Last week the Legislature made some long overdue spending reductions after three years of gimmicks, one-time cash grabs and borrowing. Amidst the cries of Armageddon, it sometimes helps to back away and look at the big picture.
In 2004, state General Fund spending was $7.5 billion. One year later, it stood at almost $9 billion and was more than $10 billion by 2007. With fund transfers and gimmicks taken into account, the budget proposal now on the governor’s desk is for $8.5 billion. Adding in the proposed 18 percent sales tax increase would keep spending for fiscal year 2011 well above the 2004 level.
Some will cry disaster looms with this level of spending. They will claim that roads will crumble and people will suffer. They won’t tell you that road funding isn’t even included in general fund spending, or that there are always alternatives to government when it comes to helping people who truly need it.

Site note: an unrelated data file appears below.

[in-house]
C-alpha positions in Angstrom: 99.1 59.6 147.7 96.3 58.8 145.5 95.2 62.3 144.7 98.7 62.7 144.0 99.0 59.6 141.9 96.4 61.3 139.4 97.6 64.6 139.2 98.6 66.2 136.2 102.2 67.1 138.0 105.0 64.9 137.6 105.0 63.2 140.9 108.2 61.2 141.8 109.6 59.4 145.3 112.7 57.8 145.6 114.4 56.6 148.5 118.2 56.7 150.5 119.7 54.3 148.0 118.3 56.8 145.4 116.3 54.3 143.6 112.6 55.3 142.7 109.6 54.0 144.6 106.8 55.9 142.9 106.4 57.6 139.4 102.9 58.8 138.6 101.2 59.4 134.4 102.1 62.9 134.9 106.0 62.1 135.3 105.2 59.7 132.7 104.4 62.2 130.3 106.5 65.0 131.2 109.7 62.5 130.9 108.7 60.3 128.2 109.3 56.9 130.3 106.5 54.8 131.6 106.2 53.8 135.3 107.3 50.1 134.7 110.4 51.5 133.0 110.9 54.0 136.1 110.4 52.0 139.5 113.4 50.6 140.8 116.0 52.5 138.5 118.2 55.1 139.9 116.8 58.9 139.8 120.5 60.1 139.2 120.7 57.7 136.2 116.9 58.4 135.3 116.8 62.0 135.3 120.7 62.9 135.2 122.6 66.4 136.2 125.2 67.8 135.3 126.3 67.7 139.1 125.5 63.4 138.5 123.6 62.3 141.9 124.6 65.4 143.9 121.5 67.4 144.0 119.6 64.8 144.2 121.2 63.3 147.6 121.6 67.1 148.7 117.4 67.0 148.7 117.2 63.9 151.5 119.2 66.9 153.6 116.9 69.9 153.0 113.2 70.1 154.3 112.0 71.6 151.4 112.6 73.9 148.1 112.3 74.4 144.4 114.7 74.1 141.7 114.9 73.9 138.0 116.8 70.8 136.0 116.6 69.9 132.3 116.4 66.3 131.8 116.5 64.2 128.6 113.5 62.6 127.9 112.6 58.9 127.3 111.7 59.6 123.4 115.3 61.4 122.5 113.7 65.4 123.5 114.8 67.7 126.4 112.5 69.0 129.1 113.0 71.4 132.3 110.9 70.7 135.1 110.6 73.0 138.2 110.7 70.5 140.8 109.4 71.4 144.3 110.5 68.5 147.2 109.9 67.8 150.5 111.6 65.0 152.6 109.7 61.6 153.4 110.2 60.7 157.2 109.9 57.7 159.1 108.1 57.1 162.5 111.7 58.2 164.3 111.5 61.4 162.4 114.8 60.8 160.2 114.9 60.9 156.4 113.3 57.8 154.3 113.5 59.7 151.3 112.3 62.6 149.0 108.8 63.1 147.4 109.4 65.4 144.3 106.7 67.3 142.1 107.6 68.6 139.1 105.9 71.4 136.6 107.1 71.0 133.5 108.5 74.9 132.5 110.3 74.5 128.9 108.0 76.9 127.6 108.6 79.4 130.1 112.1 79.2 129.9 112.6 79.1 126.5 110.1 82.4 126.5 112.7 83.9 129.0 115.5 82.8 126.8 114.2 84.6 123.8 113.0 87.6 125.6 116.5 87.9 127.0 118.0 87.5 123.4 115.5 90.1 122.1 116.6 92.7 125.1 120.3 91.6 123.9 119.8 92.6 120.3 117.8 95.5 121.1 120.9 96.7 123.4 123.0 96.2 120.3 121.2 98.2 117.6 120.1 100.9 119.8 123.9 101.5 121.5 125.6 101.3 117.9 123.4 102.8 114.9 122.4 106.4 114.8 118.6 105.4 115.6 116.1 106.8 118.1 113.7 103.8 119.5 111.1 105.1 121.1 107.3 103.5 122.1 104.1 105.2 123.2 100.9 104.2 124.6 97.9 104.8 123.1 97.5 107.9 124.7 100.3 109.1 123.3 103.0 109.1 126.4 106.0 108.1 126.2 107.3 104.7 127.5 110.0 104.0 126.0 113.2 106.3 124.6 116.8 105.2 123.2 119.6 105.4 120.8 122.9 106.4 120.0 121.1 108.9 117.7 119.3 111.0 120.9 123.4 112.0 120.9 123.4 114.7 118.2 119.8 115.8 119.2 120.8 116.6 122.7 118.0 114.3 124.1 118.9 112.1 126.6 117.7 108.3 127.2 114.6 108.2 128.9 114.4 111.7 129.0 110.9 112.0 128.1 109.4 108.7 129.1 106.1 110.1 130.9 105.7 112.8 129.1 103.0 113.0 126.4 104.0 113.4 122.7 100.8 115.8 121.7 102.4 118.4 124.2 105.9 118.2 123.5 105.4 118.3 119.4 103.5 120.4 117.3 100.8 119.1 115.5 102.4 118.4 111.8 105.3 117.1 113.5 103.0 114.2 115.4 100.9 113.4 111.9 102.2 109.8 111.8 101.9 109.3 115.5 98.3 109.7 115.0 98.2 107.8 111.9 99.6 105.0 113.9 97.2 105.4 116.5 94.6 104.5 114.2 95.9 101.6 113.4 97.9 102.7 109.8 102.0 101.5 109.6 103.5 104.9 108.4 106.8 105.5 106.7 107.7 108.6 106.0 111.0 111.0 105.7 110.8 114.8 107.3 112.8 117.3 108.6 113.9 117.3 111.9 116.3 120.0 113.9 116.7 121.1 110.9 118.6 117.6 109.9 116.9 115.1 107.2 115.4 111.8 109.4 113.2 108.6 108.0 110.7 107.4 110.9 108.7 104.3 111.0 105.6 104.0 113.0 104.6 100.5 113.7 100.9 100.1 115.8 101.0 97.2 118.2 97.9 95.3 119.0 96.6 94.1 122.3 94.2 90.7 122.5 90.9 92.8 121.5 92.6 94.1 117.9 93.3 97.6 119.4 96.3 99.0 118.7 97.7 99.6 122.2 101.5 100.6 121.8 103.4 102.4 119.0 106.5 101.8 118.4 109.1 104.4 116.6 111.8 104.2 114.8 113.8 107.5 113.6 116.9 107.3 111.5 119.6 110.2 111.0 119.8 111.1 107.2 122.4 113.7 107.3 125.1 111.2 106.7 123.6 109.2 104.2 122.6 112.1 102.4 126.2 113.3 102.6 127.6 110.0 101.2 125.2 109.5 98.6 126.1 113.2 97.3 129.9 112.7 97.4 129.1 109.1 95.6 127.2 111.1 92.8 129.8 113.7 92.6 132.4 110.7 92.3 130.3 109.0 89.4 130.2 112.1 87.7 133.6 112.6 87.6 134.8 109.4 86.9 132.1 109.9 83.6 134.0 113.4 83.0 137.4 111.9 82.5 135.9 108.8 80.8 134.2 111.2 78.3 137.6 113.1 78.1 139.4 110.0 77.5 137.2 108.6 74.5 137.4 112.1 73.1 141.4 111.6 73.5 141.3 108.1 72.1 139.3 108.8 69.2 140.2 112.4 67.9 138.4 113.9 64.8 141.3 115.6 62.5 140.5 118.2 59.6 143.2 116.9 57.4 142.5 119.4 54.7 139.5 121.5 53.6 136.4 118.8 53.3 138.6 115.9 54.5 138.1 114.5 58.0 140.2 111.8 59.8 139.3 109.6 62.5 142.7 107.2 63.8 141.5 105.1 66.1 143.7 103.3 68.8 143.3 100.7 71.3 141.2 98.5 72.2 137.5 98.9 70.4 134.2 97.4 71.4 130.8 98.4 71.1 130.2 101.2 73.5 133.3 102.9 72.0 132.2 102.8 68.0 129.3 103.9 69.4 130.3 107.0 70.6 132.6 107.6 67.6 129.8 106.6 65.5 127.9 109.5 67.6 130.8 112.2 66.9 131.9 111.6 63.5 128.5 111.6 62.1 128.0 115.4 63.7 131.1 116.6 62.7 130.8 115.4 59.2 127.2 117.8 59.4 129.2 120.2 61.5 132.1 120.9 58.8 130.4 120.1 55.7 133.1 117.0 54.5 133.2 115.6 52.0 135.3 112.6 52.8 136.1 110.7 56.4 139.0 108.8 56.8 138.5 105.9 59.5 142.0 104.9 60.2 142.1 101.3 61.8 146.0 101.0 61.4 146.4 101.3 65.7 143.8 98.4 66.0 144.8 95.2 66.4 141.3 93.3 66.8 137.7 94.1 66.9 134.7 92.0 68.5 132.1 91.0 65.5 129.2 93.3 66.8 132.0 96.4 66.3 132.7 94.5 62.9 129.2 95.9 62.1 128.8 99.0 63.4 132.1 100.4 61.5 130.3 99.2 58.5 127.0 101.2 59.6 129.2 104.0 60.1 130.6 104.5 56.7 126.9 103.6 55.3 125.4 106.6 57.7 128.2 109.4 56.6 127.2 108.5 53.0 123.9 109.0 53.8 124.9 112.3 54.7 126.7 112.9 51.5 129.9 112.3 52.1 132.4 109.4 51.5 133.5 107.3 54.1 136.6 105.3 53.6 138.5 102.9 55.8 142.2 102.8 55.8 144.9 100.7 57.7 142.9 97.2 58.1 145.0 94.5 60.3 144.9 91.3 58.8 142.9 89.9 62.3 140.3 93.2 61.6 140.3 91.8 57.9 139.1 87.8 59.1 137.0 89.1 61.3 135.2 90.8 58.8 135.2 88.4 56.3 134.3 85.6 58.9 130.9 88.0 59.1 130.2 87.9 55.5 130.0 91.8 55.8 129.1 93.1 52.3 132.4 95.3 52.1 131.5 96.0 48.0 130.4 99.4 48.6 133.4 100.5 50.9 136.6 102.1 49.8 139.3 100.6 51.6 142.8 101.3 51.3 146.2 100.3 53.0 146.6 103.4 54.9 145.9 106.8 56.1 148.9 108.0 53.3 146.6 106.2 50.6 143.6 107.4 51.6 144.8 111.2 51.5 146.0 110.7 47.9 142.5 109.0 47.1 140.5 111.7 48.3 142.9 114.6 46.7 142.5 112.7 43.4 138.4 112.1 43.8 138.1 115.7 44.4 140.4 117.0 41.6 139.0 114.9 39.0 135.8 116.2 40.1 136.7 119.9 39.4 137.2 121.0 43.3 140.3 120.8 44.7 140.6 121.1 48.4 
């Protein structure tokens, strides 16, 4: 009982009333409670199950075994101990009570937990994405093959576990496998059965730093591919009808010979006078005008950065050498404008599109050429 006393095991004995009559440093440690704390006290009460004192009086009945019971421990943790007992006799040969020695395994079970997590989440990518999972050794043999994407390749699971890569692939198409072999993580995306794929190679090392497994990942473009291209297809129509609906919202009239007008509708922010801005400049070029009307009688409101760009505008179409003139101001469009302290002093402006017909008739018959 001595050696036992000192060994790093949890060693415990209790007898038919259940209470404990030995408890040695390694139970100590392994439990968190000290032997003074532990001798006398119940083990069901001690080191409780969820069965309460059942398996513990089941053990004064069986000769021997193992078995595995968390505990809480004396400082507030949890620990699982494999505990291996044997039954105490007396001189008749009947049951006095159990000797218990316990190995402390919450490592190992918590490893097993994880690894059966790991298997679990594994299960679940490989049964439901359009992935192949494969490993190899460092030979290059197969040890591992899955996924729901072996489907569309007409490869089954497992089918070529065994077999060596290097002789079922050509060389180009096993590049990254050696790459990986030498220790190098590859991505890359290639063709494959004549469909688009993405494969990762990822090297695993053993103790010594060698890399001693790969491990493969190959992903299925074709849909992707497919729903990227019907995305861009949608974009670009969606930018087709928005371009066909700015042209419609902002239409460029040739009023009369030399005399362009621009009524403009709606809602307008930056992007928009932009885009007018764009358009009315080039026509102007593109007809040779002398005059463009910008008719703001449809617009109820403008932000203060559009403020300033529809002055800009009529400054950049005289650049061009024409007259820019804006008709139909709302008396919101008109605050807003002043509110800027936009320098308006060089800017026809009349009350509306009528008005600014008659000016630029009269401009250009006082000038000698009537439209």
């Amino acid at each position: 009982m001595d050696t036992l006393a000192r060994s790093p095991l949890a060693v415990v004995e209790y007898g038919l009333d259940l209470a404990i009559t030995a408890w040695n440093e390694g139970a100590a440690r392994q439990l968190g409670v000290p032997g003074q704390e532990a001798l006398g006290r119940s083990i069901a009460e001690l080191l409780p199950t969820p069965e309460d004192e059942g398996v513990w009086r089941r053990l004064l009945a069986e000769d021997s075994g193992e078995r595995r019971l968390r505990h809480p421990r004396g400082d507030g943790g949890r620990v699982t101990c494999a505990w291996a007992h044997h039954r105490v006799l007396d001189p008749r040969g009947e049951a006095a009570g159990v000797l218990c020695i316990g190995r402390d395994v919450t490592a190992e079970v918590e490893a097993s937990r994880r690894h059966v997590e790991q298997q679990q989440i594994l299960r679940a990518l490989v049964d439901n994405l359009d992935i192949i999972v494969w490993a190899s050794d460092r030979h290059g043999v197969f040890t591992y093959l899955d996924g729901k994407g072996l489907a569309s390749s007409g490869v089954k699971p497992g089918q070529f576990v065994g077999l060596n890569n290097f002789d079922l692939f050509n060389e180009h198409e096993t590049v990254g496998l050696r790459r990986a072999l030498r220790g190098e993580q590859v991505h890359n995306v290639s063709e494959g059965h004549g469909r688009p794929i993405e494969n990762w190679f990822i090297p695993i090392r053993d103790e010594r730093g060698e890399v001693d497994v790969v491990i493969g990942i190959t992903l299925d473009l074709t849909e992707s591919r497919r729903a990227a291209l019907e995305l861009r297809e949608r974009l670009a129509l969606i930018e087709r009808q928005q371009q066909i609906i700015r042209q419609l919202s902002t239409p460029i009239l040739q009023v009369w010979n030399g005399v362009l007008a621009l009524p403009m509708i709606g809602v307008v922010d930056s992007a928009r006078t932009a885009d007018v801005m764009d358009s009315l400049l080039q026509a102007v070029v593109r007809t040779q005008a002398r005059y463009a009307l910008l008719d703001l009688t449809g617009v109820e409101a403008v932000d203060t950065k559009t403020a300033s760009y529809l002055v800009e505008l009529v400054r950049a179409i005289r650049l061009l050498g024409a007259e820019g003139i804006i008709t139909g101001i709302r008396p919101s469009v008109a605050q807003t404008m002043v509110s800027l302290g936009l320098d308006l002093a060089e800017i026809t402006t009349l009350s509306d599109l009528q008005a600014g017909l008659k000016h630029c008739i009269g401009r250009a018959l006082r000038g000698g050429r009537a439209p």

Already, an alternative to funding state parks through private contracting is being explored. The state Department of Insurance has proposed a method to become self-funded, a strategy the Legislature has so far rejected. There are ways to accomplish much of what state government currently does without higher taxes. So is this budget Armageddon? Hardly. This is a budget opportunity.
Dr. Byron Schlomach is an economist and the director of the Center for Economic Prosperity at the Goldwater Institute.
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